For any confusions out there, here is the article on the Mercury News website concerning my "BDTO" blog on my friend, Oanh Tran. It was published September 22, 2006.
Family suspected all along that woman was killed
PROBE LEADS TO HOUSEMATE'S ARREST
By Leslie Griffy
From the very start, the parents of the 18-year-old woman with the big smile were convinced she was killed in her East San Jose room.
Investigators weren't sure, pending the results of an autopsy. At one point police told a reporter that Oanh Kim Tran's July death was not being investigated as a homicide.
But after weeks of detective work, San Jose police say they have cracked the case. Police have charged Marlo Pillion Diano, 25, with murdering and raping Tran.
San Jose police wouldn't say much about the case Thursday, but a police report explains how investigators tracked down the suspect.
On July 20, Tran asked friends to call and wake her from a nap about 2:30 p.m.
The next day, friends used the key she'd given them to open the upstairs room she rented in an East San Jose home.
She lay dead on the bed.
For the two months after her body was discovered, her parents insisted she had been raped and killed. In pleas posted on a MySpace.com page created in Tran's memory, her mother spoke directly to viewers. ``Whoever did it,'' Tran's mother says in a video, ``you must report it so they don't do it to someone else.''
Police say the murder suspect lived in the same house, downstairs from Tran with his girlfriend and the couple's baby son.
Officers interviewed Diano the night they found Tran's body.
He told police that they didn't know each other well.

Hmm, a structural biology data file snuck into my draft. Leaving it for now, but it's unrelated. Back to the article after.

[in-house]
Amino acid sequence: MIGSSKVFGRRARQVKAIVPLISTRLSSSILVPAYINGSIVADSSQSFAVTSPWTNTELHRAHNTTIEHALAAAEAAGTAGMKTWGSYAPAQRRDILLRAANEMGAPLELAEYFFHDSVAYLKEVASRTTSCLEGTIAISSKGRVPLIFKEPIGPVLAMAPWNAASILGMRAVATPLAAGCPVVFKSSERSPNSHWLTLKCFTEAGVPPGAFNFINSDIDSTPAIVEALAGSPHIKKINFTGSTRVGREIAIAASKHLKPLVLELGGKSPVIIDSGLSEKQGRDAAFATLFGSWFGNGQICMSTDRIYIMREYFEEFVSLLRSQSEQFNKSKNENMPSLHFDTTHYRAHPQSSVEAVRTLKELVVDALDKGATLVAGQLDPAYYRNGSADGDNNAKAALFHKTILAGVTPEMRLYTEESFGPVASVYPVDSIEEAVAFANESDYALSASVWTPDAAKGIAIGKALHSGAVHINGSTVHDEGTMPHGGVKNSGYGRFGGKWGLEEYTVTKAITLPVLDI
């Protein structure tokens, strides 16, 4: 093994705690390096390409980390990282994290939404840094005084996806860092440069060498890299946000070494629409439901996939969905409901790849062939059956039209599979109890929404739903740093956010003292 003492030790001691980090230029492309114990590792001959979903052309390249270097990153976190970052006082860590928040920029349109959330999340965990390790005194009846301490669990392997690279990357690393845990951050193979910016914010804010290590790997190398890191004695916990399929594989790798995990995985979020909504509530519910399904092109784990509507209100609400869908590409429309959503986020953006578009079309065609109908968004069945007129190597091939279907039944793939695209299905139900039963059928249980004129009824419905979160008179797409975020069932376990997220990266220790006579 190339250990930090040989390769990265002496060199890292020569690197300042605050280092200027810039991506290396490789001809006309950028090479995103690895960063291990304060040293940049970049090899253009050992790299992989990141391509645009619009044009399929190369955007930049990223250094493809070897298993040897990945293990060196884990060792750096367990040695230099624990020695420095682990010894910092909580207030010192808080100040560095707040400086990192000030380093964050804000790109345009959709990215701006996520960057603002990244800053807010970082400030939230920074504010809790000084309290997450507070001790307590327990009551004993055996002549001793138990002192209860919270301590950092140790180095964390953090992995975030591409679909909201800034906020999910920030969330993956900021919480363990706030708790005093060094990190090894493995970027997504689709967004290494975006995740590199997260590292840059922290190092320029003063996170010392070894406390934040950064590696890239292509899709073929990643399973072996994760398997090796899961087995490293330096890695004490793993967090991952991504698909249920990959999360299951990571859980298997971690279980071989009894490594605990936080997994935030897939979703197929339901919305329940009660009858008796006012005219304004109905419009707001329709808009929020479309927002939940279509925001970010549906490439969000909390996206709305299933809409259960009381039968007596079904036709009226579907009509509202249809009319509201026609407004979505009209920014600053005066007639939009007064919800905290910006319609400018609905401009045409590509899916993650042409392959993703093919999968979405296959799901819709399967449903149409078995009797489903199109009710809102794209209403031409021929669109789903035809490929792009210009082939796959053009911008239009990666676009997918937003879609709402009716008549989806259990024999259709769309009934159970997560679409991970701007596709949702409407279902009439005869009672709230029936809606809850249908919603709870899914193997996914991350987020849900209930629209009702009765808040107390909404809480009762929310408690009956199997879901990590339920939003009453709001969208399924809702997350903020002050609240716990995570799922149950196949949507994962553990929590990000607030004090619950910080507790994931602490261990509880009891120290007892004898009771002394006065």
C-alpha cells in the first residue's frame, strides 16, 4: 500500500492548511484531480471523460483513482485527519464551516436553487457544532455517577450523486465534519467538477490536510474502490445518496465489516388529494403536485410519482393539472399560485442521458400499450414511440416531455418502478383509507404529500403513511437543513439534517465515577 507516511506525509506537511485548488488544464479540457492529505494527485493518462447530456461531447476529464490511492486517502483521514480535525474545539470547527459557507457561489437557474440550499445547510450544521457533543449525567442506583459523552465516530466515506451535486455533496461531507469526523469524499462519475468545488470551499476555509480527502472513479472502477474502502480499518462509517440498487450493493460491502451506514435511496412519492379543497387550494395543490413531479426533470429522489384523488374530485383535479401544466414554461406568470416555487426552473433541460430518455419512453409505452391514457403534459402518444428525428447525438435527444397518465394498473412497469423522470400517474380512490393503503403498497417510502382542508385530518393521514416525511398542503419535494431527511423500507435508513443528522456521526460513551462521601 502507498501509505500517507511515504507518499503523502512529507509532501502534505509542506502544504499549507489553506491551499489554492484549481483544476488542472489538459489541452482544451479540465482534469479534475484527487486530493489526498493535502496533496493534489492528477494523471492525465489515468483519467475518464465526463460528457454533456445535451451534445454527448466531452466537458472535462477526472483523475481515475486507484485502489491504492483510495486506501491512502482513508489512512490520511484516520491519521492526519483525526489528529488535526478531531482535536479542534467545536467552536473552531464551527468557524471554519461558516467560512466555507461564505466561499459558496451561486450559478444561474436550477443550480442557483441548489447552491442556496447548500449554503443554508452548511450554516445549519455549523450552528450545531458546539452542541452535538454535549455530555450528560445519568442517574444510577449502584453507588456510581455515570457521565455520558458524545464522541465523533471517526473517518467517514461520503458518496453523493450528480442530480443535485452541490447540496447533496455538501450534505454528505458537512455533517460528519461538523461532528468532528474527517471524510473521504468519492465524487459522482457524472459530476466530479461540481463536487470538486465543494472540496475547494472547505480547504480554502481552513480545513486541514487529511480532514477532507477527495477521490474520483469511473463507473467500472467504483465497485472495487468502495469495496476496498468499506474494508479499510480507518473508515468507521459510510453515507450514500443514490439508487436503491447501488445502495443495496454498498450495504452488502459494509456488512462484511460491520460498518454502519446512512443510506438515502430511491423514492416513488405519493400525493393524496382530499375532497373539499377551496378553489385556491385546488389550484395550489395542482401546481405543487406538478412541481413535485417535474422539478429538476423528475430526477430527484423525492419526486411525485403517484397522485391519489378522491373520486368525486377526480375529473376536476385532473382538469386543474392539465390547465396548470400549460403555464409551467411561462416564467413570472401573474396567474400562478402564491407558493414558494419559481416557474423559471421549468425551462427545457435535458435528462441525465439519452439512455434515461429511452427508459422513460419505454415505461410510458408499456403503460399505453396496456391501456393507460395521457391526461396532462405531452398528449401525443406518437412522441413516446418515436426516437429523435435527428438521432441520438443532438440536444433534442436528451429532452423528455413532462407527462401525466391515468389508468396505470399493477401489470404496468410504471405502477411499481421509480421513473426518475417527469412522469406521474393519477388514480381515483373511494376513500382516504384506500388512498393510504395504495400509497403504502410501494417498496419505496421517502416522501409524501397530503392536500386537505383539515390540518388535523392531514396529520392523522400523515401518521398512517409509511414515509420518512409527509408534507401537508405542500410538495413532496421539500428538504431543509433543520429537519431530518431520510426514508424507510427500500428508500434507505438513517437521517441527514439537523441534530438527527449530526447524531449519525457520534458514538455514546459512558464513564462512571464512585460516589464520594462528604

Officers plugged away on the case, though clues were few.
The cell phone friends had called her on was missing. The computer she last used to communicate with buddies, instant messaging them after she got home from work July 20, was gone, too.
Officers re-interviewed Diano. Did he know where a scratch on Tran's neck came from, they asked, according to police records.
This time, according to court documents filed by the Santa Clara County District Attorney's Office, Diano's story changed.
He knew Tran. They'd had sex a week before she died.
Diano said his jealous girlfriend scratched Tran with a key. But he denied he killed her.
He'd been in trouble with the law before, police say. He was on probation for domestic violence. During the assault, he'd threatened his baby's mother with a knife, choked and hit her.
After giving officers a DNA sample for the investigation into Tran's death, Diano left the police station.
It wasn't until Aug. 23 that the coroner's office confirmed what Tran's friends had long thought: She didn't kill herself with an overdose, someone had strangled or choked her.
DNA evidence tied Diano to Tran's death.
During a third interview, Diano handed police the SIM card from Tran's cell phone.
An interview with a friend of Diano's led them to Tran's computer. By Aug. 31, officers requested the district attorney bring charges against Diano.
On the MySpace site dedicated to Tran, friends sadly celebrated his arrest.
``Makes me mad to know he did what he did,'' one wrote, ``but I hope your (sic) having fun up there. Rest in peace baby girl.''